In order to be able to compare recurrent and feedforward models, we enhanced the feedforward models by readouts at different stages of feedforward computation. As for the recurrent models, we then predicted the reaction time from the stage at which the posterior entropy hit the threshold. This enabled a fair and direct comparison between recurrent and feedforward models in terms of their ability to predict human reaction times. The recurrent models outperformed the feedforward models at predicting human reaction times (Fig 5). In particular, the unrolled feedforward model B-U, matched to the BL rCNN in terms of its computational graph, was not able to predict human reaction times as well as the BL rCNN. This suggests that the recurrent use of the same connections, an iterative computation, may be important for explaining human reaction times to particular images.

Superior accuracy of recurrent models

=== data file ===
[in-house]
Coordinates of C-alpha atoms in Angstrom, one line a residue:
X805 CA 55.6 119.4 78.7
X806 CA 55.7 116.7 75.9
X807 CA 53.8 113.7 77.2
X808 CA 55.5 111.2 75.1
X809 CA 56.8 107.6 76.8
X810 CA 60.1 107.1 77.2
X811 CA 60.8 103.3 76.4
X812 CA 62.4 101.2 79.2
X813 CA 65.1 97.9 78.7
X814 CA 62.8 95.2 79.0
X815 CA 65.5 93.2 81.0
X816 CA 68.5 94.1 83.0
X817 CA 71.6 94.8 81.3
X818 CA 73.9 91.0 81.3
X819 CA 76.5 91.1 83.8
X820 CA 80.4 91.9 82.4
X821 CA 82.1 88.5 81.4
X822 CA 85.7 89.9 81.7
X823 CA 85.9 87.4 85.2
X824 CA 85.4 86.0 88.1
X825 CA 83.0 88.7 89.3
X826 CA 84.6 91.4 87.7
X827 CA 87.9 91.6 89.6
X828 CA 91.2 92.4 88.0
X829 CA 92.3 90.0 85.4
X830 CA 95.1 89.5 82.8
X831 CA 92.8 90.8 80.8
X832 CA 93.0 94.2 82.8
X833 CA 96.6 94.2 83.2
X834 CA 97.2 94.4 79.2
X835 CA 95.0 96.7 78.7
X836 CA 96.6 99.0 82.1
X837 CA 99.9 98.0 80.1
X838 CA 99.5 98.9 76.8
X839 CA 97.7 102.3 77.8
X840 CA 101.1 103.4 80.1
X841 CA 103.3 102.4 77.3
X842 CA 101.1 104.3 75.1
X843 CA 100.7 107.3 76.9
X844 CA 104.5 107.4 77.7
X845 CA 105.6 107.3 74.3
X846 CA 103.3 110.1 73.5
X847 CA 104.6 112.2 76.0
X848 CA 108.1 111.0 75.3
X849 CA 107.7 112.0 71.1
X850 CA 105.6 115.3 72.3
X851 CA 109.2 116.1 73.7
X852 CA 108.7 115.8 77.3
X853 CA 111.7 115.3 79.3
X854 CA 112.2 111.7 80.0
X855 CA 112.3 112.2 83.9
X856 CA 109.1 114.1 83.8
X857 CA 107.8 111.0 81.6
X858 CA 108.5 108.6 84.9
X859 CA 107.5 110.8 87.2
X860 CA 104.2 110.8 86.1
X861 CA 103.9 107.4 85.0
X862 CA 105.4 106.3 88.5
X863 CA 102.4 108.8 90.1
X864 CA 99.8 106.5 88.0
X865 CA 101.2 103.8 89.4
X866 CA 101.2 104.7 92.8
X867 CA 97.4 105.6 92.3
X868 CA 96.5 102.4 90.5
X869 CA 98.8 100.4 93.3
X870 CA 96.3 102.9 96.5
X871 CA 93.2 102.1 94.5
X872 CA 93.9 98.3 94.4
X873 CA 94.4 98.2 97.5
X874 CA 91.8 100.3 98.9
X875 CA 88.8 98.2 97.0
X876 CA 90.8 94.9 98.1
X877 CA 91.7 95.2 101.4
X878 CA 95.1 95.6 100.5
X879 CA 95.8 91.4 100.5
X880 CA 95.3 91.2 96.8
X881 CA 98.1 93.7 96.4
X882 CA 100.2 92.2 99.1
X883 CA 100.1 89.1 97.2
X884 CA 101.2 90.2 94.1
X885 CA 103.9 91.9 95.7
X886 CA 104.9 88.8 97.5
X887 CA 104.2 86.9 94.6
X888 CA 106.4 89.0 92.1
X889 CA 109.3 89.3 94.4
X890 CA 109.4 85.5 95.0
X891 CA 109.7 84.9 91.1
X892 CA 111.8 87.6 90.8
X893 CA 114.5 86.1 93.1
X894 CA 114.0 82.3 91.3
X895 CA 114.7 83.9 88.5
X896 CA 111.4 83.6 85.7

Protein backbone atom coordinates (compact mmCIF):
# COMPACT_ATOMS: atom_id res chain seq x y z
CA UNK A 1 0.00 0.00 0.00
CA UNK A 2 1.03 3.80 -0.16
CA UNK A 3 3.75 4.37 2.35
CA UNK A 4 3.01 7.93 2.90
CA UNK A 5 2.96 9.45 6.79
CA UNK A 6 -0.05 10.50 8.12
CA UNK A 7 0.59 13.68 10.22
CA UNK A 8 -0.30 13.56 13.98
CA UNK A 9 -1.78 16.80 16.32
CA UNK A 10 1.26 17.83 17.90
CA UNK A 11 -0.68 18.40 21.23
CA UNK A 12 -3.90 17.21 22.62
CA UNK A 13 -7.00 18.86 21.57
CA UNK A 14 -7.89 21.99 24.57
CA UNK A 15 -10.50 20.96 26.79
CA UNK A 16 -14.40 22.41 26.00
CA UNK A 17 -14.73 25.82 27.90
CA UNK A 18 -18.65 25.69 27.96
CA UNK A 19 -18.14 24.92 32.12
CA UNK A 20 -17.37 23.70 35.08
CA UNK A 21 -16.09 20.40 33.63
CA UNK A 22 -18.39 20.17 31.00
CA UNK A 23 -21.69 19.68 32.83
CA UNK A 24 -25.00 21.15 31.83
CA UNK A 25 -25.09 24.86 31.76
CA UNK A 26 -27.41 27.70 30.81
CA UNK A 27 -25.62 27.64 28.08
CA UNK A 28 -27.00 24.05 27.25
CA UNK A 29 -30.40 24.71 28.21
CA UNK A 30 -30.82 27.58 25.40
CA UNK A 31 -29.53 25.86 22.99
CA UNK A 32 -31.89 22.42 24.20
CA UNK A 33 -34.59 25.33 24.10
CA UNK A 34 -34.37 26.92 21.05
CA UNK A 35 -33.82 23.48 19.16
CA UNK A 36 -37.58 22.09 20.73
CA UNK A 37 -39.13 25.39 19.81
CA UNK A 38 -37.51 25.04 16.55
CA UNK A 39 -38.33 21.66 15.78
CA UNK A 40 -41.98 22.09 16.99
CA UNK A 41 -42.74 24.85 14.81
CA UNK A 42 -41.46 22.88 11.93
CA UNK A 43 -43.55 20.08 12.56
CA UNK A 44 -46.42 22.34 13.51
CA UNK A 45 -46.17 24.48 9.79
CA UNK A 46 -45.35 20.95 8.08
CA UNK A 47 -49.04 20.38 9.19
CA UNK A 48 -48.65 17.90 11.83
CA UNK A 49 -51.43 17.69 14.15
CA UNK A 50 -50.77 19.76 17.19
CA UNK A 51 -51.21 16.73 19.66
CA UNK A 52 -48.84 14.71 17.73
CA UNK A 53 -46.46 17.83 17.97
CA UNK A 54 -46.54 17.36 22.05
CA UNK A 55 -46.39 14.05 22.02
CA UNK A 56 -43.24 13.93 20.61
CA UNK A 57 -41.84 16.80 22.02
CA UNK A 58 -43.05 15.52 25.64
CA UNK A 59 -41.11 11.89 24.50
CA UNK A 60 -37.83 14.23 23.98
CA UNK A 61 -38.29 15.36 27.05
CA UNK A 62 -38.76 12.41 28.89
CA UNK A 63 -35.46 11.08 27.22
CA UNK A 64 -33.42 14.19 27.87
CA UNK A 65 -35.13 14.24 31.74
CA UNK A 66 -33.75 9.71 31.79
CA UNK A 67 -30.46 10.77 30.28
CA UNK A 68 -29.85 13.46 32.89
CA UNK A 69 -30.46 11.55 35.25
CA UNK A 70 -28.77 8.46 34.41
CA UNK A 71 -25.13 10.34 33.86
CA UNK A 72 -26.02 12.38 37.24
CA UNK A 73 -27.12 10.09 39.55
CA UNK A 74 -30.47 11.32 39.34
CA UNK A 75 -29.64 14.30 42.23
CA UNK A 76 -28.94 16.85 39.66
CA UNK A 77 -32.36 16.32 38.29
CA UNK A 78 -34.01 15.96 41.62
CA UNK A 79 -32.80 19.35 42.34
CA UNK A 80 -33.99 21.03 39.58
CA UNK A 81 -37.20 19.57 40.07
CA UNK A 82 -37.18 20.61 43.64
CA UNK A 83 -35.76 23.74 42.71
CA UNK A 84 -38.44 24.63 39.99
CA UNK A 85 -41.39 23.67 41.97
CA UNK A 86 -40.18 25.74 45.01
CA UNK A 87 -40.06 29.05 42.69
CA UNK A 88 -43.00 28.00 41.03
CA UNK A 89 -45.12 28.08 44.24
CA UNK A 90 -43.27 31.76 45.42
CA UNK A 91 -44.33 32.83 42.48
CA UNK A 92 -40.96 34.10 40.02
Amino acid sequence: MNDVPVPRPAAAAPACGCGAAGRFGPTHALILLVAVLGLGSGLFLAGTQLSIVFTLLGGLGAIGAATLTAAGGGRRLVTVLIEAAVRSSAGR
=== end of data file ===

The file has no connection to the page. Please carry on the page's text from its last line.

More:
The performance of recurrent models, relative to feedforward, is consistent with previous work using small-scale machine learning tasks [26, 28]. However, it contrasts with more recent results suggesting that specialised recurrent architectures, in the form of reciprocally gated cells, are required for recurrent networks to outperform their feedforward counterparts in naturalistic visual recognition tasks [29]. One potential explanation of these ostensibly diverging results is the scale of the feedforward control models relative to the recurrent networks. In the experiments described here, the recurrent networks had approximately 72-100% of the parameters of the feedforward control models. In comparison, the baseline recurrent models “Vanilla RNN” (similar to BL) had approximately 39% and 45% of the parameters of the feedforward control models (“FF Deeper” and “FF Wider”, respectively) in [29]. While reciprocally gated cells clearly produce better task performance, this difference in the number of parameters may explain why our recurrent convolutional networks (without the addition of gating) were able to outperform the parameter-matched feedforward models. It also highlights the difficulty of defining appropriate feedforward control models. Here, we took the approach of matching the number of parameters in feedforward and recurrent models. We additionally considered the performance of a fCNN model (B-U) with the same computational graph as the rCNN. The latter approach has the advantage of matching the number of computations and the computational depth, but it has the disadvantage of a severe mismatch in the number of parameters (larger by factor 7 in the fCNN here).